Session Time: 3:15pm-4:45pm
Presentation Time: 3:39pm-3:51pm
*Purpose: We aimed to identify care processes and structures that are independently associated with higher medication adherence among adolescent and young adult transplant recipients.
*Methods: We conducted a prospective, observational cohort study of 270 prevalent kidney, liver, and heart transplant recipients 14-25 y followed in 1 of 14 paediatric or 14 adult transplant programs across Canada. All patients were >3 months post-transplant and >2 months post-discharge. Patients were classified as adherent or non-adherent at baseline, 3mo and 6 mo based on the Basel Assessment of Adherence to Immunosuppressive Medications Scale (BAASIS); adherent patients had missed no immunosuppressive doses in the prior 4 weeks. Transplant program directors and nurses at each program completed questionnaires regarding organization of care, composition of the team, and care processes/protocols. Program-level factors that varied substantially across programs were considered in the models as potential independent correlates of higher adherence. We used mixed models, with program as a random effect, accounting for clustering by program and for repeated adherence measures within patients, to identify independent correlates of adherence. Models were adjusted for non-modifiable patient-level factors that may act as confounders due to their association with adherence (age, sex, time since transplant, donor source, number of meds, primary caregiver [self vs. other], who prepares meds).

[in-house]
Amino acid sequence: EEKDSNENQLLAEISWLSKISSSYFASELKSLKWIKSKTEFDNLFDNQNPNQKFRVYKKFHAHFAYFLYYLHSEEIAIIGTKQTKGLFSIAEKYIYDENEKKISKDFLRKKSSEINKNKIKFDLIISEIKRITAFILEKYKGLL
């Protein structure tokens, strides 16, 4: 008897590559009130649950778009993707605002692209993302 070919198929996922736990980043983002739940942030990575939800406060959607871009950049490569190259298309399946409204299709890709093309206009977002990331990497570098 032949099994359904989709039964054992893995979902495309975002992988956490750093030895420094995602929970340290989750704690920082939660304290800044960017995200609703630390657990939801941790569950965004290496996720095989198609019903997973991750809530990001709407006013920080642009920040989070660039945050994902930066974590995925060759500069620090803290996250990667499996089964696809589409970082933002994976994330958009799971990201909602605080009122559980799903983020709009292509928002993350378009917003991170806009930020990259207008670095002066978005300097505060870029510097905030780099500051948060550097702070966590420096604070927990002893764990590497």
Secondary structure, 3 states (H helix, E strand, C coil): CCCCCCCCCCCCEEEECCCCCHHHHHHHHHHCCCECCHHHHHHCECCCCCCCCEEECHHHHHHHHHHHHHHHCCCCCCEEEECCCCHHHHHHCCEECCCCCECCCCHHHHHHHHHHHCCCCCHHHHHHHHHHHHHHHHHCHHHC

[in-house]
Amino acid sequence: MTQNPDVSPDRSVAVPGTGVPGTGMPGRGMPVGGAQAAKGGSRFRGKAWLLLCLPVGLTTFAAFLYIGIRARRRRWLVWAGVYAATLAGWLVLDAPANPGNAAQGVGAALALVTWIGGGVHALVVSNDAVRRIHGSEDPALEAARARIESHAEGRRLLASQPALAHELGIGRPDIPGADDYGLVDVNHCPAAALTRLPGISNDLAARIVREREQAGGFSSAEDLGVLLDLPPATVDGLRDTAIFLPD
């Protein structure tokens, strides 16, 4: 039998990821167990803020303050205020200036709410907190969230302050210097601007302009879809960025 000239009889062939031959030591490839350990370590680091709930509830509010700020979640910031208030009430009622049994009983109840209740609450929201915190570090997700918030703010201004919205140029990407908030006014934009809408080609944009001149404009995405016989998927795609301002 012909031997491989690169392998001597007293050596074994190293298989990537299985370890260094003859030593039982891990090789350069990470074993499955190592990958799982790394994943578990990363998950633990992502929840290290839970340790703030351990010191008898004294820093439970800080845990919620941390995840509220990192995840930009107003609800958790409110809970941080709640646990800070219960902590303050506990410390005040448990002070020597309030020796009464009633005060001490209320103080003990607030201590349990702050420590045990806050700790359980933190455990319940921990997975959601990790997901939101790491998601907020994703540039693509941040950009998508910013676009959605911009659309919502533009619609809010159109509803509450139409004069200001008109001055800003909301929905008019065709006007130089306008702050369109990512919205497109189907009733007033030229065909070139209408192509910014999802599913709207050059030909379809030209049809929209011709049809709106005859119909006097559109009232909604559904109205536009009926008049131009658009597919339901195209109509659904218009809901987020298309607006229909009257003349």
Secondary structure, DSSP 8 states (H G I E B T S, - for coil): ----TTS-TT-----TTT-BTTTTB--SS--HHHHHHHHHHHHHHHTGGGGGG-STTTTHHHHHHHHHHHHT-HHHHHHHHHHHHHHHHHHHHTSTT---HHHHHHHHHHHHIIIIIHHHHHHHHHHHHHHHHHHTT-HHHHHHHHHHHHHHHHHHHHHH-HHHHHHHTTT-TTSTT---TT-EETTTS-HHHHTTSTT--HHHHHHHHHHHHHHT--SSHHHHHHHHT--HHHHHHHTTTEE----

*Results: There were 66 kidney, 16 liver, and 17 heart recipients in paediatric programs, and 118 kidney, 42 liver and 11 heart recipients in adult programs. The median age was 20.3 y (IQR 17.2-23.2); median time since transplant 5 y (IQR 2.1-10.7); 119 (44%) were female. At baseline, 71.5% were adherent. Factors significantly independently associated with greater adherence were greater minimum prescribed frequency of routine blood work for those >3 y post-transplant, routine reminders for blood work and greater average time spent with nurse (Table 1). Male sex (0.52 [0.36,0.75]) and longer time since transplant (0.95 [0.92,0.99]) were associated with significantly poorer adherence. Living donor source was associated with significantly better adherence (2.24 [1.51,3.33]).
*Conclusions: Program-level factors related to the ‘culture of care, including intensity of routine follow-up and support to patients, are associated with medication adherence. This suggests that interventions at the program level may support better adherence.
|Format||OR [95% CI] for good adherence|
|Minimum prescribed frequency of routine blood work (per 1 additional per y)||1.08 (1.02,1.14)|
|Routine reminders for blood work||1.53 (1.01,2.32)|
|Same nurse at each visit||1.15 (0.71,1.88)|
|Average time spent with nurse (per 5 min)||1.12 (1.04,1.21)|
|Pharmacist on care team||1.83 (0.69,4.83)|
|Self-management interventions offered||1.18 (0.73,0.92)|
To cite this abstract in AMA style:Dabirzadeh A, Foster B, Dahhou M, Mital S. Care Processes and Structures Associated with Higher Medication Adherence: The Positive Adherence Study [abstract]. Am J Transplant. 2020; 20 (suppl 3). https://atcmeetingabstracts.com/abstract/care-processes-and-structures-associated-with-higher-medication-adherence-the-positive-adherence-study/. Accessed March 6, 2021.
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